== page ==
In celebration of The Shawshank Redemption's 20th anniversary, Stephen King, author of the source novella adapted by Frank Darabont, looks back at the making of this contemporary American classic.
Frank's first Stephen King adaptation was a short but extremely moving version of my story, "The Woman in the Room." He gravitated to the non-supernatural from the first, years before Shawshank. I saw that same feel for "regular people" in his screenplay for Shawshank, but I never thought he'd get it produced, because it was too textured and novelistic.
When I first saw it, I realized he'd made not just one of the best movies ever done from my work, but a potential movie classic. That turned out to be the case, but he continued working almost up to the moment the film was released.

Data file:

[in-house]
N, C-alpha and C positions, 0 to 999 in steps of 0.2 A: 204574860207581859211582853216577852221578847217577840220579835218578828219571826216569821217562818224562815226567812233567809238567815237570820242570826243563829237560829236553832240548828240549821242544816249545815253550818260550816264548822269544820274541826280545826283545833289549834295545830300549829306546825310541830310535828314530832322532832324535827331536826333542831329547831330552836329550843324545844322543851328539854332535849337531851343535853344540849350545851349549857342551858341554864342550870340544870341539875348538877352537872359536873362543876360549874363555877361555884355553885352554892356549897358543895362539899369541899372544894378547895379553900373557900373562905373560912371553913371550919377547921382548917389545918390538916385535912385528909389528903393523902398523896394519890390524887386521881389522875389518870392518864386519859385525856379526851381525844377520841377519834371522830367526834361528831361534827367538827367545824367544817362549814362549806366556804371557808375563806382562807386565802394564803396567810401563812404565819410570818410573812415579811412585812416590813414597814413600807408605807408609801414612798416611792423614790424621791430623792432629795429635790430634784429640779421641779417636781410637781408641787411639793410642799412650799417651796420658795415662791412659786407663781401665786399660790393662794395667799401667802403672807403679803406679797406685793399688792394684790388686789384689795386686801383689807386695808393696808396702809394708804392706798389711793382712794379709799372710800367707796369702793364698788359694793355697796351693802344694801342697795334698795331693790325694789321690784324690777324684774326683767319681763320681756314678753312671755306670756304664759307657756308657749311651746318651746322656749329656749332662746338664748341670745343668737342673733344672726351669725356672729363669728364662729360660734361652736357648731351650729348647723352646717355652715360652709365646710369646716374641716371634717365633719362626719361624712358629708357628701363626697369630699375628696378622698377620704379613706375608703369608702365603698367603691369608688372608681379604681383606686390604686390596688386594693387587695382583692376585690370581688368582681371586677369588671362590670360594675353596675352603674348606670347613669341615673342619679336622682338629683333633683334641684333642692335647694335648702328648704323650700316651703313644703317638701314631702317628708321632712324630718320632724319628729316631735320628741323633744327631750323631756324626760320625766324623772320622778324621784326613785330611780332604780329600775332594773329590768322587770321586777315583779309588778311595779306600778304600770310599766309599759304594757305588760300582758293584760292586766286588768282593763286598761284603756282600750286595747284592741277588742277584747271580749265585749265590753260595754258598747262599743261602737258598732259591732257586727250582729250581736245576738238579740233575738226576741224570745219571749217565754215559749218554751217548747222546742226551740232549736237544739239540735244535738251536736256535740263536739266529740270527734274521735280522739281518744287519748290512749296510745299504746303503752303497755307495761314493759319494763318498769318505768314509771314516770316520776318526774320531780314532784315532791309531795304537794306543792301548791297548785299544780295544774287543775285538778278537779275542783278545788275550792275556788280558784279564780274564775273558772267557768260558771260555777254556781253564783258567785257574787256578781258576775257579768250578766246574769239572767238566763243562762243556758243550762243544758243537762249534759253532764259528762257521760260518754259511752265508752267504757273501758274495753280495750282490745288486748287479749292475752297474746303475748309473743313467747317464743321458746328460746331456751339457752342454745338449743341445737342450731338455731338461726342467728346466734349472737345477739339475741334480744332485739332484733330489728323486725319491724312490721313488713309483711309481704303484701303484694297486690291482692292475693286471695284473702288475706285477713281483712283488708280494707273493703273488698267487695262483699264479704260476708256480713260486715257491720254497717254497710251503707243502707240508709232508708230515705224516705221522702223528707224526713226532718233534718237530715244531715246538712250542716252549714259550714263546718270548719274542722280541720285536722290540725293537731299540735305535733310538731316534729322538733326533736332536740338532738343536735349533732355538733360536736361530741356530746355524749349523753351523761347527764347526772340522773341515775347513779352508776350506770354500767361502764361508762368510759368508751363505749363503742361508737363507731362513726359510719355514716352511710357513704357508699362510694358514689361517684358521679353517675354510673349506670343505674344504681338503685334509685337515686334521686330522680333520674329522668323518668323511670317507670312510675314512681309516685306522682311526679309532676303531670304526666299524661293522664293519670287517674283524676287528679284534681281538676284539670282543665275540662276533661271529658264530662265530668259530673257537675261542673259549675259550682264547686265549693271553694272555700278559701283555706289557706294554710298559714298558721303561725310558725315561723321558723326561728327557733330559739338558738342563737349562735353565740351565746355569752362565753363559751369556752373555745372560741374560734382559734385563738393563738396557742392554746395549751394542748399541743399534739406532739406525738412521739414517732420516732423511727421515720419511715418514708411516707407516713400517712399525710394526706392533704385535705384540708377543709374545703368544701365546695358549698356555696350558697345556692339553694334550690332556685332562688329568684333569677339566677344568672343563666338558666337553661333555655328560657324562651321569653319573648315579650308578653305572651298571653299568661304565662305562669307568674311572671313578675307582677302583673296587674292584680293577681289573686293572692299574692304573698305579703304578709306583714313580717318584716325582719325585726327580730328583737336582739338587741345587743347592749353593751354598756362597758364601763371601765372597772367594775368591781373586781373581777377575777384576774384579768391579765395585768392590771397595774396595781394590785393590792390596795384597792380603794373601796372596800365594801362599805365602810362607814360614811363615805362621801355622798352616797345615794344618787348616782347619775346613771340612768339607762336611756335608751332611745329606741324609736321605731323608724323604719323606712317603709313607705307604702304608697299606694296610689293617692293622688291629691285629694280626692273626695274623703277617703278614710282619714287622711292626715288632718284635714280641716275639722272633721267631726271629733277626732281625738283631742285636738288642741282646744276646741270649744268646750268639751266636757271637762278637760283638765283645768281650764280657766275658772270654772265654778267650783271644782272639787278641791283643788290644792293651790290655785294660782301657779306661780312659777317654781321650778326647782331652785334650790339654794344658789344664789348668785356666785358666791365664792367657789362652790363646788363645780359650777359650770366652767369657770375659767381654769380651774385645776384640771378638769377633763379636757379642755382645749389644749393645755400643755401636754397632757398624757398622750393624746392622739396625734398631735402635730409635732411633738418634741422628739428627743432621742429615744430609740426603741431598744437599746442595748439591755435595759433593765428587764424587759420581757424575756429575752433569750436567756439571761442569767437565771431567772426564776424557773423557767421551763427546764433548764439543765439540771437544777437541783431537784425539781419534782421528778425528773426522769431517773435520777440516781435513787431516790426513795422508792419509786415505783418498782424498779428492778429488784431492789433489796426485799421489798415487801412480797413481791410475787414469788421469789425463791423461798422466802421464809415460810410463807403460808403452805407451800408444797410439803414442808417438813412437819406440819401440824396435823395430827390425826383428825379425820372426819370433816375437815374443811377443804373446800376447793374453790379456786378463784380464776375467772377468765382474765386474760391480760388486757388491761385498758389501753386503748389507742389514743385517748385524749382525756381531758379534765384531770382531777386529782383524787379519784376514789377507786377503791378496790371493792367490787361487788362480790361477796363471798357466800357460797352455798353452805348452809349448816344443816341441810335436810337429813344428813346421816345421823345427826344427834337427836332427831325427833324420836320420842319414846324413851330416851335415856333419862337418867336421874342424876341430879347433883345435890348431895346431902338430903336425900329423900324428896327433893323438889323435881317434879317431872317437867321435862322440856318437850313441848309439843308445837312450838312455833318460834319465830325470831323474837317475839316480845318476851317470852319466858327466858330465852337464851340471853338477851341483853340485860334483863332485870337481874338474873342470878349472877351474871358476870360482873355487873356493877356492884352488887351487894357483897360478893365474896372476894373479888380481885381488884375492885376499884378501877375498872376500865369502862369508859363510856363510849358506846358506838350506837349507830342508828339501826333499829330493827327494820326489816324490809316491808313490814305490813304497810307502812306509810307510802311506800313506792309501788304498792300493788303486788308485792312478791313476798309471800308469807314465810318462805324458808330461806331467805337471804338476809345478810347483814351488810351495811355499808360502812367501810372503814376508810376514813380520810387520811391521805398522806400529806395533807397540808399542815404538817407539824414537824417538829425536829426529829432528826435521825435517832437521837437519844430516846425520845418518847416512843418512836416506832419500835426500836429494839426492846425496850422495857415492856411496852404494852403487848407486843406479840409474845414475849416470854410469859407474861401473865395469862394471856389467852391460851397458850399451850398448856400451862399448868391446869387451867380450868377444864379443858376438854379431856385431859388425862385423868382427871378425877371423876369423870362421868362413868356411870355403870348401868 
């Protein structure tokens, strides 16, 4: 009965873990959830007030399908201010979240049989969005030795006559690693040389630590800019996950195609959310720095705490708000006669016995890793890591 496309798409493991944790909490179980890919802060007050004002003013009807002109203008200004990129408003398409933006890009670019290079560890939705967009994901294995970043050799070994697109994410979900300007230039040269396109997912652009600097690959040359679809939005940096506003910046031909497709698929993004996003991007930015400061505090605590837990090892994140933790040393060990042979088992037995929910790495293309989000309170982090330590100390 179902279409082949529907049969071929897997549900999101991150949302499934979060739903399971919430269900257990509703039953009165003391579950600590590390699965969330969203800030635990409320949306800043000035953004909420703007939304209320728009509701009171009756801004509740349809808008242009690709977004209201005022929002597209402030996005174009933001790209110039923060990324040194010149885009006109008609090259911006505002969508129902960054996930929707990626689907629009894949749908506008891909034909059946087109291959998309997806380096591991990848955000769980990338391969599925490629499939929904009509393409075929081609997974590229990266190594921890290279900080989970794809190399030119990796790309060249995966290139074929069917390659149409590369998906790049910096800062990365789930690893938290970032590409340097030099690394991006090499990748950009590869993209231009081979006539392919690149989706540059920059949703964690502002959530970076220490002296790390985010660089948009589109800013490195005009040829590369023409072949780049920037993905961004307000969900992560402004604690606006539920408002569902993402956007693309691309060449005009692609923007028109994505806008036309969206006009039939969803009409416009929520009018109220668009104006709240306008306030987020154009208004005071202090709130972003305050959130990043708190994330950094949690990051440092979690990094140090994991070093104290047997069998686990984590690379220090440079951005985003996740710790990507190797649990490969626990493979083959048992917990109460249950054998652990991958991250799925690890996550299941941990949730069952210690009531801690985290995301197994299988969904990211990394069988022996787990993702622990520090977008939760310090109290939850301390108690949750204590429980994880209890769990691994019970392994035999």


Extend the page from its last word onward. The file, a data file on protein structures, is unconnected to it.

"I hate Tim [Robbins's] makeup," he fretted as we watched the last scene. "It looks too liquid, or something. I need to fix that."
"Frank," I said, "people aren't going to notice the makeup, because they'll be crying."
Frank is mostly right, but that time I was. He's gone on to make other great films, two from my work, I'm happy to say, but Shawshank is its own thing--an American icon--and I'm delighted to have been a part of it.